• Marlborough: -37.3% from 311 to 195 – 116 fewer properties
  • Northland: -24.5% from 1,447 to 1,092 – 355 fewer properties.

Price Bands

The number of homes sold for less than $500,000 across New Zealand fell from 39.0% of the market (2,411 properties) in June 2019 to 30.8% of the market (2,041 properties) in June 2020.

The number of properties sold in the $500,000 to $750,000 bracket increased from 30.7% in June 2019 (1,896 properties) to 32.3% in June 2020 (2,141 properties).

At the top end of the market, the percentage of properties sold for $1 million or more increased from 13.2% (819 properties) in June 2019 to 18.0% (1,191 properties) in June 2020.

© Scoop Media

 
 
 
Business Headlines | Sci-Tech Headlines

 

Mining: OceanaGold Announces Receipt Of WKP Mining Permit

MELBOURNE, Australia, Aug. 6, 2020 /CNW/ - OceanaGold Corporation (TSX: OGC) (ASX: OGC) (the 'Company') is pleased to announce it has received the mining permit for Wharekirauponga ('WKP') on the North Island of New Zealand. ... More>>

ALSO:

Economy: COVID-19 Lockdown Has Widespread Effects On Labour Market

In the June 2020 quarter, the seasonally adjusted unemployment rate fell to 4.0 percent, down from 4.2 percent last quarter, while underutilisation rose, Stats NZ said today. More>>

ALSO:

NZ Post: New Research By NZ Post Shows Online Shopping Grew 105% In Alert Level 3

New research by NZ Post into how the COVID-19 response has impacted the way Kiwis shop online, shows online shopping increased 105%* when the country moved into Alert Level 3, and may have changed the way Kiwis shop permanently. Online spend peaked ... More>>

ALSO:

Banking: Westpac NZ Lowers Merchant Fees For Small Businesses

Westpac NZ is rolling out a new merchant fee pricing structure that will lead to cost savings for more than 10,000 small and medium Kiwi businesses, and could make contactless transactions more widely available for customers. On 1 September, most ... More>>

REINZ: Million Dollar Plus Property Sales Increase 11.7% Nationally

The number of properties sold around the country for one million dollars or more during the first half (H1) of 2020 increased by 11.7% compared to H1 2019, with 5,426 million-dollar plus properties sold (up from 4,858 in H1 2019) according to the Real ... More>>

Waste: Government To Regulate Plastic Packaging, Tyres, E-Waste

The Government is stepping up action to deal with environmentally harmful products – including plastic packaging, tyres and e-waste – before they become waste. As part of the wider plan to reduce the amount of rubbish ending up in landfills, ... More>>

ALSO:


Antarctica NZ: Ice-Olation

Antarctica New Zealand is gearing up for a much reduced season on the ice this year and a very different deployment to normal! Before they head to one of the remotest places on the planet, all personnel flying south with the New Zealand programme will ... More>>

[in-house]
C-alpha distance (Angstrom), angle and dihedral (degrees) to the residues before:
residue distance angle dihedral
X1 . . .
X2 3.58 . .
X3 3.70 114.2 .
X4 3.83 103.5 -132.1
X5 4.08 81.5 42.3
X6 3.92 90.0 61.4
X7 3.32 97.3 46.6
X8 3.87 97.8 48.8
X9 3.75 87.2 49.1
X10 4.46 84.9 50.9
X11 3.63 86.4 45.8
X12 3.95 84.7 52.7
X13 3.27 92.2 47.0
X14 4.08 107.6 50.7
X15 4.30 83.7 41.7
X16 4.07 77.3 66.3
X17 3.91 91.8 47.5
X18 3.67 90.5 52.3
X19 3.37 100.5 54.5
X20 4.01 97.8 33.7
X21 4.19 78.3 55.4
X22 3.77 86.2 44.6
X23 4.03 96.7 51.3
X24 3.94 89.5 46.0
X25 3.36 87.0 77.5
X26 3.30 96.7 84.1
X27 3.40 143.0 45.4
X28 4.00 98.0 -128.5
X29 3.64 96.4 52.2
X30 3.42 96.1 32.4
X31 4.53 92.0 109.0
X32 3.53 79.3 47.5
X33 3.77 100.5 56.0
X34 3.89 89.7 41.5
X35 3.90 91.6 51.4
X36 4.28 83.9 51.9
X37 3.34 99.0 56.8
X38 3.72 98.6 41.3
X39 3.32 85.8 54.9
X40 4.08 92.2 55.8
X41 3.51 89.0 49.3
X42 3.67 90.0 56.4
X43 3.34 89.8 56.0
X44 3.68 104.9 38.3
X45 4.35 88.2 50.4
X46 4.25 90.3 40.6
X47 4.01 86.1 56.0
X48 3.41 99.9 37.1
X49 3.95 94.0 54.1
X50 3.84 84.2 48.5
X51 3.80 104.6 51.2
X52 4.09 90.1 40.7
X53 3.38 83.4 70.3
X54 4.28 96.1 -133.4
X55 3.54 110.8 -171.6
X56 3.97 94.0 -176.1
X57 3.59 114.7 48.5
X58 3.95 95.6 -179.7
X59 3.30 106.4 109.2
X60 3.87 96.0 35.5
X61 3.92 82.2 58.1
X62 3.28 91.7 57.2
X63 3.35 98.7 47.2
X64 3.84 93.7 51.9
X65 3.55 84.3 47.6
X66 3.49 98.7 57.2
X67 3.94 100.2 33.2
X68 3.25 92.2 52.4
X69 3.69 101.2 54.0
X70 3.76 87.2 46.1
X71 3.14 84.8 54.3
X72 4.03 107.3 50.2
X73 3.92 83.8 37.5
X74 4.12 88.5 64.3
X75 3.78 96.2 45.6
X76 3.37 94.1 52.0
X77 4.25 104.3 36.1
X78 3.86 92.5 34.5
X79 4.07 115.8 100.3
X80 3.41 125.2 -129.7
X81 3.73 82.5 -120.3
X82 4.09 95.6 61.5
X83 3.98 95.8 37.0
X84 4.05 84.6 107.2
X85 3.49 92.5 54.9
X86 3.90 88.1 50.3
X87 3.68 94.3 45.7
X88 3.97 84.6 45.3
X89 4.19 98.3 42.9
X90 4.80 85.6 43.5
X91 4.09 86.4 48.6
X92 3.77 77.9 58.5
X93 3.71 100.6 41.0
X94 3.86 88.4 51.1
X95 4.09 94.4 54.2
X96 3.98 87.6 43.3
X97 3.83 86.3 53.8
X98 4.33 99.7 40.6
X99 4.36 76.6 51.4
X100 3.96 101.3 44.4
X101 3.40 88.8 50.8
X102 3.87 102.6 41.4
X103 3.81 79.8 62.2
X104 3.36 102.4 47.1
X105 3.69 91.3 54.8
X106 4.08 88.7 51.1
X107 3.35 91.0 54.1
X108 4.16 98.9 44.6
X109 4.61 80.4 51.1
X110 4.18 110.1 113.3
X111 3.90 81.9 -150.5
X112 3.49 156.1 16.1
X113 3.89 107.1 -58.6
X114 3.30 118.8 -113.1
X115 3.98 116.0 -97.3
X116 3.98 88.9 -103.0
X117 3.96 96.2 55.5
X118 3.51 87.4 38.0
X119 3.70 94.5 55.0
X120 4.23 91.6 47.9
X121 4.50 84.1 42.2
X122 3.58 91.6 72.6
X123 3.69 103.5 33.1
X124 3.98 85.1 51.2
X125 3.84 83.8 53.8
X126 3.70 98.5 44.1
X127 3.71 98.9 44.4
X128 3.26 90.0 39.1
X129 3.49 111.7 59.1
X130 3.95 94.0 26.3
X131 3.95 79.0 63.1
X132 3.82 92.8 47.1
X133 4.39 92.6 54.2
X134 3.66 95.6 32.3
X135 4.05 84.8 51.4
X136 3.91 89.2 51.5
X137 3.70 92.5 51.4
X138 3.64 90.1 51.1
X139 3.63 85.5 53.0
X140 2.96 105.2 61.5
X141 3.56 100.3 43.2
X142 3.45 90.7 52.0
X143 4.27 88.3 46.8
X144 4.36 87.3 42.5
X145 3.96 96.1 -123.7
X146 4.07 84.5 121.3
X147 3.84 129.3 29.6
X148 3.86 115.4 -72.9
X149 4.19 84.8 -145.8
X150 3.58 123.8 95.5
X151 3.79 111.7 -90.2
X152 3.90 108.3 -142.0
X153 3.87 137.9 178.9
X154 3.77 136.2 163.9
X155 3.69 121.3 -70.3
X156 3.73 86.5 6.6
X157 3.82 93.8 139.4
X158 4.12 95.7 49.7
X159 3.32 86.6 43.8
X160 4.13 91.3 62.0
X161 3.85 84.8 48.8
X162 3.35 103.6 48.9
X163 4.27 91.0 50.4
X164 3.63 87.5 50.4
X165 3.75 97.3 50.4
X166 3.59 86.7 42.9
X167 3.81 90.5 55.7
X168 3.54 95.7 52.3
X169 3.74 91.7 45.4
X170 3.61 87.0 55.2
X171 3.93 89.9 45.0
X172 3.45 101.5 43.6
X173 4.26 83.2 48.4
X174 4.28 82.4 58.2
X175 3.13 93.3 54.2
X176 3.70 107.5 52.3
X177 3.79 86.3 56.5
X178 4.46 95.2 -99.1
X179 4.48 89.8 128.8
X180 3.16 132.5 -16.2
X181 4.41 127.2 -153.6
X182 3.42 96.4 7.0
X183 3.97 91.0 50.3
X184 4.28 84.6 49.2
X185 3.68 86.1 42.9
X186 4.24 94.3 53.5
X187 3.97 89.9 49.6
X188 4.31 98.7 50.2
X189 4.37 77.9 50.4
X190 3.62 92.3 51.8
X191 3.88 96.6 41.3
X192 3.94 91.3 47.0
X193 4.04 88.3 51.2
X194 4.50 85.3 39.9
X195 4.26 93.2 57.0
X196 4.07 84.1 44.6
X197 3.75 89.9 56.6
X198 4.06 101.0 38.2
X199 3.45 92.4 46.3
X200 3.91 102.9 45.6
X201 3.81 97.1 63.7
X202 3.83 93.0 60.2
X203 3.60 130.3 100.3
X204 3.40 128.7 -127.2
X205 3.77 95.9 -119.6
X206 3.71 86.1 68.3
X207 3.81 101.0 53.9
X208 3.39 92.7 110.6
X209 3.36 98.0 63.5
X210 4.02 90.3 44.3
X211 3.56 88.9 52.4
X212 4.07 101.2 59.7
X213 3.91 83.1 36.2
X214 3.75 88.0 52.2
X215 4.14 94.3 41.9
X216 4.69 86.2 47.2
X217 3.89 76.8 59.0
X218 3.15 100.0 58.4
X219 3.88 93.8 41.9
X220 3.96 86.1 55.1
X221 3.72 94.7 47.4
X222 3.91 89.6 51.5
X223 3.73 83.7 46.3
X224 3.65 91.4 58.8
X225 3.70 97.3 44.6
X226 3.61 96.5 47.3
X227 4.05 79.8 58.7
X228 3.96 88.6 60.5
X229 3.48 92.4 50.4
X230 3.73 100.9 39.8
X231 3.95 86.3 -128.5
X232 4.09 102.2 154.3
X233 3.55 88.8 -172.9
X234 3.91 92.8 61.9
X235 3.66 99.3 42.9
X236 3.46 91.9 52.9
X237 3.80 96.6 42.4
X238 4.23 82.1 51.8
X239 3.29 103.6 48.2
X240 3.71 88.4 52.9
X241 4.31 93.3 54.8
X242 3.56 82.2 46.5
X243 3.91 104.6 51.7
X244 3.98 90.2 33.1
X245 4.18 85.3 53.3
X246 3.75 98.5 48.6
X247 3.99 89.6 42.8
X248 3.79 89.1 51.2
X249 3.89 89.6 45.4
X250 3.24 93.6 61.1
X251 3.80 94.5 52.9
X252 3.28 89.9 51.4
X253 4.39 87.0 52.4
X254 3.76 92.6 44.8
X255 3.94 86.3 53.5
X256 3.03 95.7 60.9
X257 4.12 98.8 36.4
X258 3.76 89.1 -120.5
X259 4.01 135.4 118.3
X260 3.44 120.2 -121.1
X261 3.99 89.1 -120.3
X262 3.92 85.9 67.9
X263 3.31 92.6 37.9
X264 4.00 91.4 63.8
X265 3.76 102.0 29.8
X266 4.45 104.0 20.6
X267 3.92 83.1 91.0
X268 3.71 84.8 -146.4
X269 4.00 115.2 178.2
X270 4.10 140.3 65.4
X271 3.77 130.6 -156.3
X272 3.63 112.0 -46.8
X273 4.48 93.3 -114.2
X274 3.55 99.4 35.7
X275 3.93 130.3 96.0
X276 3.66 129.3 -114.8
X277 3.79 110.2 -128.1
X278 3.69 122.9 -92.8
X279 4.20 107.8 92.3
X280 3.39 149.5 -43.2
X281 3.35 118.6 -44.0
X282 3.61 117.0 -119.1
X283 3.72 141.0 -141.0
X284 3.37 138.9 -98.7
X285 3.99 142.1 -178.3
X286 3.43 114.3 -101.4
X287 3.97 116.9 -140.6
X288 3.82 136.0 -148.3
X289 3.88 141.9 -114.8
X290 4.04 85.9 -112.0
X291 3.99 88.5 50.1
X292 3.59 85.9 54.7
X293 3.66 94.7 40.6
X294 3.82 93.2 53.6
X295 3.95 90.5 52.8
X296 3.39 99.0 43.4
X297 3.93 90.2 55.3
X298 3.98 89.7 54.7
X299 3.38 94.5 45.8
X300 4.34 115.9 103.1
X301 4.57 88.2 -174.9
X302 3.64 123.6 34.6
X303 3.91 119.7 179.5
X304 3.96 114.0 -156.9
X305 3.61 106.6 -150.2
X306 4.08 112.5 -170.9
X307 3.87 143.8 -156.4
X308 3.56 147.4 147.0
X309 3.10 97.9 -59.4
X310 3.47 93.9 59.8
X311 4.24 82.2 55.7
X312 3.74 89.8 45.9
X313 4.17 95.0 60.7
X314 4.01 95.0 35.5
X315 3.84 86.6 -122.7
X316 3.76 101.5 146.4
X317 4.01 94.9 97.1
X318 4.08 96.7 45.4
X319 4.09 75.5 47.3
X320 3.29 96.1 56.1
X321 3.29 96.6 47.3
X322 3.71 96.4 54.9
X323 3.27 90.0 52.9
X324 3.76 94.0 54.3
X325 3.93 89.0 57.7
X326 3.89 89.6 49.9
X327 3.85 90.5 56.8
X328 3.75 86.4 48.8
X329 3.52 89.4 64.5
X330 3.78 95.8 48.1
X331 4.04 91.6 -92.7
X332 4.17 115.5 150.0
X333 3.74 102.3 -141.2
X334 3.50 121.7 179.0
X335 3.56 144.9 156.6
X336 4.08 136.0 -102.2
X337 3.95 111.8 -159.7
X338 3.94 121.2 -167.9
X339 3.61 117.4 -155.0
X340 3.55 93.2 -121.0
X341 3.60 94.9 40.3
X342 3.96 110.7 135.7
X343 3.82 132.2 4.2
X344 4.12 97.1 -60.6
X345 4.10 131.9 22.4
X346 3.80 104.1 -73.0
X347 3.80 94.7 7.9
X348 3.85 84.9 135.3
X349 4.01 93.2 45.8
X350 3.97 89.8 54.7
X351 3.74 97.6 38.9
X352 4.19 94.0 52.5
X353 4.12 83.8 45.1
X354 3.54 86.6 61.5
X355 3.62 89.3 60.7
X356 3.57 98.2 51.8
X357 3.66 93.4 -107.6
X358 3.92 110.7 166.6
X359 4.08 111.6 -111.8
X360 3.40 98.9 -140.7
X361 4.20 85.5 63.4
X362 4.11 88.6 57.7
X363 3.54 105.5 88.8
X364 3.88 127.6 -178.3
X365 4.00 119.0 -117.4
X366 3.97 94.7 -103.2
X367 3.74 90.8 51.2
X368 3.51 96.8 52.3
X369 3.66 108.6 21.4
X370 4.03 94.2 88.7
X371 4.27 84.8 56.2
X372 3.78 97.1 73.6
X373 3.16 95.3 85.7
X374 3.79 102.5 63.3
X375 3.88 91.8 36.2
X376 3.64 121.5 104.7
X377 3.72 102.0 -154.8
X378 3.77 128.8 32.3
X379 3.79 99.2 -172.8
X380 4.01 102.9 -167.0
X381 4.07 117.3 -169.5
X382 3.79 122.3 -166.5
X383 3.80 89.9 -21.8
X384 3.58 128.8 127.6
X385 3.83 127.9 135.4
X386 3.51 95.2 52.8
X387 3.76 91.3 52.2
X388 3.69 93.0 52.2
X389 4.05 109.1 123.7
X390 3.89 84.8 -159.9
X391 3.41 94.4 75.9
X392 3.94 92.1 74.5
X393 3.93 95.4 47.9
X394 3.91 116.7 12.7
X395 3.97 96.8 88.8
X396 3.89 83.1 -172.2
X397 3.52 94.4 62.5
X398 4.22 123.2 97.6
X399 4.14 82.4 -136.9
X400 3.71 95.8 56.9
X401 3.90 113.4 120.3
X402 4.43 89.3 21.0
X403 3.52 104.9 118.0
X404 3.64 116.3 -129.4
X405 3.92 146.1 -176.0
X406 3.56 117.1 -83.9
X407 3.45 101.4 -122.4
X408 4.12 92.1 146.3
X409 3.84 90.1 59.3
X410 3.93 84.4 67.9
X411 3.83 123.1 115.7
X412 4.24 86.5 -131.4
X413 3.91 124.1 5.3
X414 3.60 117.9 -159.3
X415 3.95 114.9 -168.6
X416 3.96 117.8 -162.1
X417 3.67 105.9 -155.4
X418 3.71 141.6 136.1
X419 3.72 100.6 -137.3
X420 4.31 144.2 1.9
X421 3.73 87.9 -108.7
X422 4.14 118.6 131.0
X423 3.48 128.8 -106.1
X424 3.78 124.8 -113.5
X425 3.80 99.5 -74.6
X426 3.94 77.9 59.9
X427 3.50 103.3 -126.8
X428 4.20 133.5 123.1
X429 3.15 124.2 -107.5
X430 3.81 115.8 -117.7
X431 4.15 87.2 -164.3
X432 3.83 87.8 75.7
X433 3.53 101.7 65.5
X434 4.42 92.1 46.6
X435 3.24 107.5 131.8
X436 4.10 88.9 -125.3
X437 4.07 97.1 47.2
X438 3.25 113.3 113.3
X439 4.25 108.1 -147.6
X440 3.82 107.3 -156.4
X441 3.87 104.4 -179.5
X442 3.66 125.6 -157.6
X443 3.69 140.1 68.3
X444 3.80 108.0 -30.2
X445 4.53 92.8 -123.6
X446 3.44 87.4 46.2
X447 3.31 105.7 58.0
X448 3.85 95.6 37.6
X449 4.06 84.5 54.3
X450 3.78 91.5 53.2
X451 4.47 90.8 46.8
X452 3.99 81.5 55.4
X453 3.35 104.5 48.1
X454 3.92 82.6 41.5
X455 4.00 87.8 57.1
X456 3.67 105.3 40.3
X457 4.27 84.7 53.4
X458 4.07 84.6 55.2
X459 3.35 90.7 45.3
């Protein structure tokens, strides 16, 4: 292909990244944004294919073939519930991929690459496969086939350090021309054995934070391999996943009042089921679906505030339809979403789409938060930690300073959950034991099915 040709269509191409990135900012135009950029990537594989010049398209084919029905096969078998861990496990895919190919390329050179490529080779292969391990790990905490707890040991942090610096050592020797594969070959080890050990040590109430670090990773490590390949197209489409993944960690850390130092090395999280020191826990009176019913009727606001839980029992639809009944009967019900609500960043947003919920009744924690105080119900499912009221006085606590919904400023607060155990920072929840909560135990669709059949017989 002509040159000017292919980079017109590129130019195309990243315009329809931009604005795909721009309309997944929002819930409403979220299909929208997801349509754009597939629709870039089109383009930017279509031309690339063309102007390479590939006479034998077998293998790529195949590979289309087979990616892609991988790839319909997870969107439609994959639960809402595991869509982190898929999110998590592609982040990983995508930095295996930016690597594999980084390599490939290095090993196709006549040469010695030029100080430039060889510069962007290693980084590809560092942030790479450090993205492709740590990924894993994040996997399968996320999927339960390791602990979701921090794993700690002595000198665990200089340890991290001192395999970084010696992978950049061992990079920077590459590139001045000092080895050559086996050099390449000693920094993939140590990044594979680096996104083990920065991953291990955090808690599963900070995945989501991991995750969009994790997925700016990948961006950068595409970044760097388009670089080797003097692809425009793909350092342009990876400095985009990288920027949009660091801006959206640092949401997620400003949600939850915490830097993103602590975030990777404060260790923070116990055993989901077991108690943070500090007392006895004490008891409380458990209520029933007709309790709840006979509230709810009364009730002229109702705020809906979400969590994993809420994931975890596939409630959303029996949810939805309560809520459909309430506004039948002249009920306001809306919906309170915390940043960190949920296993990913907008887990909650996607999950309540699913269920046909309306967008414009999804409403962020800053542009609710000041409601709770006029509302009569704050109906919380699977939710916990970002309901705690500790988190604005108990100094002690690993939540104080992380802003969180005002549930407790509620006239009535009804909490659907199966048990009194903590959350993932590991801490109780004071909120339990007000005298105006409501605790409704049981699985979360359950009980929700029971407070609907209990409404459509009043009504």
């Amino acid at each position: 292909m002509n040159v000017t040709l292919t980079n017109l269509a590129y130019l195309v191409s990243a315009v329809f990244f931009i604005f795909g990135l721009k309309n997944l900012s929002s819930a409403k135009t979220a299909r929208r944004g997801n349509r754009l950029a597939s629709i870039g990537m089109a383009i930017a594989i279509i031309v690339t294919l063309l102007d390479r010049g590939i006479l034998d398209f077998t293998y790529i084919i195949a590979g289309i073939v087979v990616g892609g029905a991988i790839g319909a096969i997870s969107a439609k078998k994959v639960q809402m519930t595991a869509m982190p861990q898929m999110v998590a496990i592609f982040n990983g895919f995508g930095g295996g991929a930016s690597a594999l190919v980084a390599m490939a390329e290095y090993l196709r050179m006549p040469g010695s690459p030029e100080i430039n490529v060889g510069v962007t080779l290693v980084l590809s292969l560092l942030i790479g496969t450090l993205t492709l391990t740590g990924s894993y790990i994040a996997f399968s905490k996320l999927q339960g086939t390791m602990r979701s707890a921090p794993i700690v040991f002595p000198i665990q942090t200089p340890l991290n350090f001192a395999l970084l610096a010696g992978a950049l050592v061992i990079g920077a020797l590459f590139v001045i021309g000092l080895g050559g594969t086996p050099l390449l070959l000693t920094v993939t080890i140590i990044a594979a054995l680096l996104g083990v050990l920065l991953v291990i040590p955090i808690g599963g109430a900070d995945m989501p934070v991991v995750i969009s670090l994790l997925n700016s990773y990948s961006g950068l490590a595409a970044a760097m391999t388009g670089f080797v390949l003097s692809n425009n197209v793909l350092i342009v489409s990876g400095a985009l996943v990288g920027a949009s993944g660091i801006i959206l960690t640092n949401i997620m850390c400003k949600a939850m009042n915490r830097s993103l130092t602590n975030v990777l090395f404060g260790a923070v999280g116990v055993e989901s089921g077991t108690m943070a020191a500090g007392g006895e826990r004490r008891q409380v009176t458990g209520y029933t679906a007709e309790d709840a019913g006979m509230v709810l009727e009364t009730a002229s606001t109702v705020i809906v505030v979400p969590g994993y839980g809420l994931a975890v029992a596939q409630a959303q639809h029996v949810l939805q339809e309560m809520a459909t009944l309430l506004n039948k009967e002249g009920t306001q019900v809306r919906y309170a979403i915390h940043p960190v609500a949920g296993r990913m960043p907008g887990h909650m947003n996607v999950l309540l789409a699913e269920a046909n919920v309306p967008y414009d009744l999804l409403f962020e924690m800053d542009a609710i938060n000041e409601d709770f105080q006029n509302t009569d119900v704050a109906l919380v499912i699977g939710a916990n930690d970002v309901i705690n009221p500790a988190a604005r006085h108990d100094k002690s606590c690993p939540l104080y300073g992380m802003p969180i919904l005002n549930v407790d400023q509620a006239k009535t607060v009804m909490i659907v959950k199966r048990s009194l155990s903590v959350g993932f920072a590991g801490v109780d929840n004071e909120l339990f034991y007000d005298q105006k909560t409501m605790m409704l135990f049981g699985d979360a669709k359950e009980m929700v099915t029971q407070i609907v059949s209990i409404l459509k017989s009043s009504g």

ALSO:

QV Valuations: July House Price Index Illustrates Market Resilience

According to the July 2020 QV House Price Index (HPI) results out today , property values recorded a marginal increase, up 0.2% over the month. This is somewhat of a turnaround from June, after the national index edged 0.2% lower. More>>

ALSO:

Property: Queenstown Rents Experience Biggest Drop In Seven Years

Rental prices in the Queenstown-Lakes district saw the biggest annual percentage drop in seven years after falling 28 per cent on June last year, according to the latest Trade Me Rental Price Index. Trade Me Property spokesperson Aaron Clancy said ... More>>

Seismology: The Quiet Earth

As many daily activities came to a halt during lockdown, the Earth itself became quiet, probably quieter than it has been since humans developed the technology to listen in. Seismologists have analysed datasets from more than 300 international ... More>>

RNZ: James Shaw Says Kiwibank, Not Ministers Should Decide On Investors

Climate Change Minister James Shaw says Kiwibank's decision to stop doing business with companies dealing in fossil fuels is the right one. More>>

ALSO:

FMA: Kiwis Confident Financial Markets Will Recover From COVID-19, Plan To Increase Investments

Despite the majority (60%) of investors experiencing losses as a result of COVID-19, the outlook on investing remains positive, according to a Financial Markets Authority (FMA) survey. Most Kiwis (71%) were optimistic that the pandemic will pass eventually ... More>>

FIRST Union: Warehouse Using Covid For Cover As Extensive Restructure Makes Everyone Worse Off

(FIRST Union comments on The Warehouse consultation and proposed restructure) 'Unfortunately the Warehouse have done the disappointing thing and used Covid-19 to justify a bunch of operational business decisions that will leave hundreds of workers without jobs ... More>>

ALSO: